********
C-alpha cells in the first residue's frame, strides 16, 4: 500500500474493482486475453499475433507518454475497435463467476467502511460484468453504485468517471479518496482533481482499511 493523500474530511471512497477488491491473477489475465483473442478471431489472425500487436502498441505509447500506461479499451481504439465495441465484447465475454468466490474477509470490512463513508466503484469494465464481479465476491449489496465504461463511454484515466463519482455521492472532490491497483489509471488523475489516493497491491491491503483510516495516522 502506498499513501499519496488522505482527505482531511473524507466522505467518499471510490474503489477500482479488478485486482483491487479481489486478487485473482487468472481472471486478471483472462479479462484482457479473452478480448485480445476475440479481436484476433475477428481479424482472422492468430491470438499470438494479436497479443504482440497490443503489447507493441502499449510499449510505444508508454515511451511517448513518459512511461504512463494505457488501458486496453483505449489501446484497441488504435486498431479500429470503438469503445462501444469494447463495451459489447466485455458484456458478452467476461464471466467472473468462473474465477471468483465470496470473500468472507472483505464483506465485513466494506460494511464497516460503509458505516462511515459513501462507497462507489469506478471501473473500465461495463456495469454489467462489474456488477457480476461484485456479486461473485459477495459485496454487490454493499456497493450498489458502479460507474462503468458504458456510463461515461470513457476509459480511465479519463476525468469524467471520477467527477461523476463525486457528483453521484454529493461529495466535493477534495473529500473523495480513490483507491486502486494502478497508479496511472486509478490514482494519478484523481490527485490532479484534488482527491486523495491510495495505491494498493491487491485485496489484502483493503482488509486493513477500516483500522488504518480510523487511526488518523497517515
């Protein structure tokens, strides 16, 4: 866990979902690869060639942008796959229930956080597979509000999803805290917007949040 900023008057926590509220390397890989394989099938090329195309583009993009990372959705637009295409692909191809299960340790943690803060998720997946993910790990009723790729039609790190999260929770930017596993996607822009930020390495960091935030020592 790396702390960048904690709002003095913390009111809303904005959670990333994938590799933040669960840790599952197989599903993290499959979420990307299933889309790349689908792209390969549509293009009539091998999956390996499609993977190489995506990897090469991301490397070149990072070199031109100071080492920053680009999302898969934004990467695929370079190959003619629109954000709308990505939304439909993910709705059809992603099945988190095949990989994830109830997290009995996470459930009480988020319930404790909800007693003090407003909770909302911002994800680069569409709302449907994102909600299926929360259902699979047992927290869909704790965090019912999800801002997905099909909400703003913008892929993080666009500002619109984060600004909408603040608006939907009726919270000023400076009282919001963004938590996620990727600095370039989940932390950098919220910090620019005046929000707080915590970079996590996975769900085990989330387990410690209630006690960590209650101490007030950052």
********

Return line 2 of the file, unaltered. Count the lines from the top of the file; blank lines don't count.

């Protein structure tokens, strides 16, 4: 866990979902690869060639942008796959229930956080597979509000999803805290917007949040 900023008057926590509220390397890989394989099938090329195309583009993009990372959705637009295409692909191809299960340790943690803060998720997946993910790990009723790729039609790190999260929770930017596993996607822009930020390495960091935030020592 790396702390960048904690709002003095913390009111809303904005959670990333994938590799933040669960840790599952197989599903993290499959979420990307299933889309790349689908792209390969549509293009009539091998999956390996499609993977190489995506990897090469991301490397070149990072070199031109100071080492920053680009999302898969934004990467695929370079190959003619629109954000709308990505939304439909993910709705059809992603099945988190095949990989994830109830997290009995996470459930009480988020319930404790909800007693003090407003909770909302911002994800680069569409709302449907994102909600299926929360259902699979047992927290869909704790965090019912999800801002997905099909909400703003913008892929993080666009500002619109984060600004909408603040608006939907009726919270000023400076009282919001963004938590996620990727600095370039989940932390950098919220910090620019005046929000707080915590970079996590996975769900085990989330387990410690209630006690960590209650101490007030950052």